As I’m sure you know, in Italian (the language of my country of origin) Grande means “great,” and you truly are the embodiment of your last name. It’s so proper for whom you are!
In the past two weeks, you showed us what being Grande means.
I have to admit. Until a couple of weeks ago, you were not on any of my playlists. I had heard of you because I had noticed my niece playing your videos on YouTube. Out of curiosity, I listened to a few of your songs, and I liked especially Faith, which you masterfully sing with Stevie Wonder, whom I was listening way back when I was the age of your fans.
I had also noticed that your manager is Scooter Braun, a genius, who has changed the paradigm of artists management, and whose work is rooted in values and a purpose that resonate with me. “Well, If she’s with Scooter Braun will hear more and more about her,” I had thought to myself.
And that was the extent to which I knew about you. Not much, really.
But then, at the end of one of your concerts in Manchester, the horror happened. That tragedy invited me to inquire more about who you are as an artist and about the fans that adore you.
I saw the images of the aftermath of the attack. I read the stories of the victims. I saw the photos of you getting off a plane back in Florida, the day after the tragedy. “Broken,” you wrote on Twitter.
I have to admit: I wondered if you’d find again the strength and the motivation to go back on a stage and continue sharing your art with your fans. Obviously, I ignored what you are made of. Today conceding that I had that doubt makes me smile.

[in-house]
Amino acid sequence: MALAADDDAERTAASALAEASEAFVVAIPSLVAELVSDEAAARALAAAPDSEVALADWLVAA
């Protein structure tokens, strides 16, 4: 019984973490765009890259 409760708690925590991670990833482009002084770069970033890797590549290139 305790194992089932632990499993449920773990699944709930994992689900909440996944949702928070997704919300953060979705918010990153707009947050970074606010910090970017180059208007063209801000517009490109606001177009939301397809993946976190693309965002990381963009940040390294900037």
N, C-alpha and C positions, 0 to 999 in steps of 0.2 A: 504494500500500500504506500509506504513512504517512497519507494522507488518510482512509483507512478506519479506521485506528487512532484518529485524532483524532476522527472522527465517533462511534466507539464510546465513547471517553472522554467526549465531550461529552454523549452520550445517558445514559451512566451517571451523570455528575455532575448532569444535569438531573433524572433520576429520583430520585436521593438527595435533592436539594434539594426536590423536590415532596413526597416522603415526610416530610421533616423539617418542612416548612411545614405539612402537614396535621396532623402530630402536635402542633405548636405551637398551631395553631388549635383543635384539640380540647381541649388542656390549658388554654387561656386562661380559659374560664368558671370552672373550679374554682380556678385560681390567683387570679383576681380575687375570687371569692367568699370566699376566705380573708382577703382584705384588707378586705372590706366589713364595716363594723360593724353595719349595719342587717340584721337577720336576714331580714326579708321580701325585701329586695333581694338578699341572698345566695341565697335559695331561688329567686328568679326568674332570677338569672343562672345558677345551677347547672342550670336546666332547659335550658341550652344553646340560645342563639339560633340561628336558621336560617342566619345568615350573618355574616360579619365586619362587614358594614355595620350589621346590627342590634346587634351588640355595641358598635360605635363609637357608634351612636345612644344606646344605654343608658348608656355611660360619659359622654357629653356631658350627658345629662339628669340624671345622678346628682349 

In fact, you gave us all an amazing lesson in the past few days: you showed us the most appropriate and effective response to those who want to disseminate terror and hate.
You awakened what is most beautiful and human in us. You spoke to and made our true Self vibrate. You said it: love and unity are the medicine humanity needs today for healing.
You have reminded us that in the midst of violence it is always possible to build spaces of peace, as long as we respond to hate with love.
Because you demonstrated compassion and strength when you decided to go right back to Manchester and meet with the victims of the attack.
Because you showed extraordinary leadership and courage at a very challenging and charged moment.
Because in the face of terror and hate, you chose to give love and revealed resilience.
Because you showed us that today we'll find the solution to our times' complex problems only if we operate from a higher level of consciousness.
Because of your smarts, your courage and your creativity, I dare to say, “Ariana, I wish you’d be today the president of our country.”
As I watched the concert, I recollected what Dostoyevsky once wrote, “Beauty will save the world.” I’m sure the great Russian writer today would have written those words inspired by your greatness. Thank you Ariana Grande.